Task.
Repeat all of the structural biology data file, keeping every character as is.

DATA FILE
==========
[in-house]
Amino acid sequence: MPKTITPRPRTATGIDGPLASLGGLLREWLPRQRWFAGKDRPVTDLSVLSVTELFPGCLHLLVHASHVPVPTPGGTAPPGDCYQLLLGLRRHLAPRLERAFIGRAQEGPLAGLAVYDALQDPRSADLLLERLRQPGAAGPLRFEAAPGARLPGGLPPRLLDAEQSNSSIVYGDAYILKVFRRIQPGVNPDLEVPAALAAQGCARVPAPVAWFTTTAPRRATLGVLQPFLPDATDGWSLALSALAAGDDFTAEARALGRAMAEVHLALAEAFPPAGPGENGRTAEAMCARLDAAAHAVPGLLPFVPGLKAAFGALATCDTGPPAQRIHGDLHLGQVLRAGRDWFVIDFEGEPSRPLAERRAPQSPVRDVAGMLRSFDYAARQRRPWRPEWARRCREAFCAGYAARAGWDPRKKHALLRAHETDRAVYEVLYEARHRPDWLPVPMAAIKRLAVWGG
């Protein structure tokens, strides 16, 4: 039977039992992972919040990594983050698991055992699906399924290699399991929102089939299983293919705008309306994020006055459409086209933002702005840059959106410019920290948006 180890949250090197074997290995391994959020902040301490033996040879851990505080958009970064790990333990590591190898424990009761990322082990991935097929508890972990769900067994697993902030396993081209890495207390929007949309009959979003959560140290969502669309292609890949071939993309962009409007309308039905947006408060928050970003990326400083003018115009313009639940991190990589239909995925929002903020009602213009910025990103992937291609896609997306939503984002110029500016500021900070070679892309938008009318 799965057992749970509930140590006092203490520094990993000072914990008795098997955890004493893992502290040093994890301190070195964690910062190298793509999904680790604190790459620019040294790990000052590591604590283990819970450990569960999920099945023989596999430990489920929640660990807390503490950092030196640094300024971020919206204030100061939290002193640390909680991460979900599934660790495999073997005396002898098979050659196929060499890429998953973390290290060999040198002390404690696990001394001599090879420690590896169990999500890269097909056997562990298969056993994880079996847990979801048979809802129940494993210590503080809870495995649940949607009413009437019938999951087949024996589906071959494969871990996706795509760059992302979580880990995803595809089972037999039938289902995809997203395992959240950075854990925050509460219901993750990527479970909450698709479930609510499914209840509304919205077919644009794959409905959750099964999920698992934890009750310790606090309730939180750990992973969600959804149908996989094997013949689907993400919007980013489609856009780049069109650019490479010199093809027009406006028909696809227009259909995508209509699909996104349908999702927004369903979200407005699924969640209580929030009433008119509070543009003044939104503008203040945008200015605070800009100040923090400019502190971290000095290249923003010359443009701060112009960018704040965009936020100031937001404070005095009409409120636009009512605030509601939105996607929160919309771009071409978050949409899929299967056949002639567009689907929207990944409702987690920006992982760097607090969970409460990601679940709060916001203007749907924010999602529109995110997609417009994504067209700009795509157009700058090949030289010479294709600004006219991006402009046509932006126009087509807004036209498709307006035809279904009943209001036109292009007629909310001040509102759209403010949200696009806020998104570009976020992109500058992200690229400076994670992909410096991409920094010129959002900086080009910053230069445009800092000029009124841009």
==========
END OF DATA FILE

[in-house]
Amino acid sequence: MPKTITPRPRTATGIDGPLASLGGLLREWLPRQRWFAGKDRPVTDLSVLSVTELFPGCLHLLVHASHVPVPTPGGTAPPGDCYQLLLGLRRHLAPRLERAFIGRAQEGPLAGLAVYDALQDPRSADLLLERLRQPGAAGPLRFEAAPGARLPGGLPPRLLDAEQSNSSIVYGDAYILKVFRRIQPGVNPDLEVPAALAAQGCARVPAPVAWFTTTAPRRATLGVLQPFLPDATDGWSLALSALAAGDDFTAEARALGRAMAEVHLALAEAFPPAGPGENGRTAEAMCARLDAAAHAVPGLLPFVPGLKAAFGALATCDTGPPAQRIHGDLHLGQVLRAGRDWFVIDFEGEPSRPLAERRAPQSPVRDVAGMLRSFDYAARQRRPWRPEWARRCREAFCAGYAARAGWDPRKKHALLRAHETDRAVYEVLYEARHRPDWLPVPMAAIKRLAVWGG
């Protein structure tokens, strides 16, 4: 039977039992992972919040990594983050698991055992699906399924290699399991929102089939299983293919705008309306994020006055459409086209933002702005840059959106410019920290948006 180890949250090197074997290995391994959020902040301490033996040879851990505080958009970064790990333990590591190898424990009761990322082990991935097929508890972990769900067994697993902030396993081209890495207390929007949309009959979003959560140290969502669309292609890949071939993309962009409007309308039905947006408060928050970003990326400083003018115009313009639940991190990589239909995925929002903020009602213009910025990103992937291609896609997306939503984002110029500016500021900070070679892309938008009318 799965057992749970509930140590006092203490520094990993000072914990008795098997955890004493893992502290040093994890301190070195964690910062190298793509999904680790604190790459620019040294790990000052590591604590283990819970450990569960999920099945023989596999430990489920929640660990807390503490950092030196640094300024971020919206204030100061939290002193640390909680991460979900599934660790495999073997005396002898098979050659196929060499890429998953973390290290060999040198002390404690696990001394001599090879420690590896169990999500890269097909056997562990298969056993994880079996847990979801048979809802129940494993210590503080809870495995649940949607009413009437019938999951087949024996589906071959494969871990996706795509760059992302979580880990995803595809089972037999039938289902995809997203395992959240950075854990925050509460219901993750990527479970909450698709479930609510499914209840509304919205077919644009794959409905959750099964999920698992934890009750310790606090309730939180750990992973969600959804149908996989094997013949689907993400919007980013489609856009780049069109650019490479010199093809027009406006028909696809227009259909995508209509699909996104349908999702927004369903979200407005699924969640209580929030009433008119509070543009003044939104503008203040945008200015605070800009100040923090400019502190971290000095290249923003010359443009701060112009960018704040965009936020100031937001404070005095009409409120636009009512605030509601939105996607929160919309771009071409978050949409899929299967056949002639567009689907929207990944409702987690920006992982760097607090969970409460990601679940709060916001203007749907924010999602529109995110997609417009994504067209700009795509157009700058090949030289010479294709600004006219991006402009046509932006126009087509807004036209498709307006035809279904009943209001036109292009007629909310001040509102759209403010949200696009806020998104570009976020992109500058992200690229400076994670992909410096991409920094010129959002900086080009910053230069445009800092000029009124841009």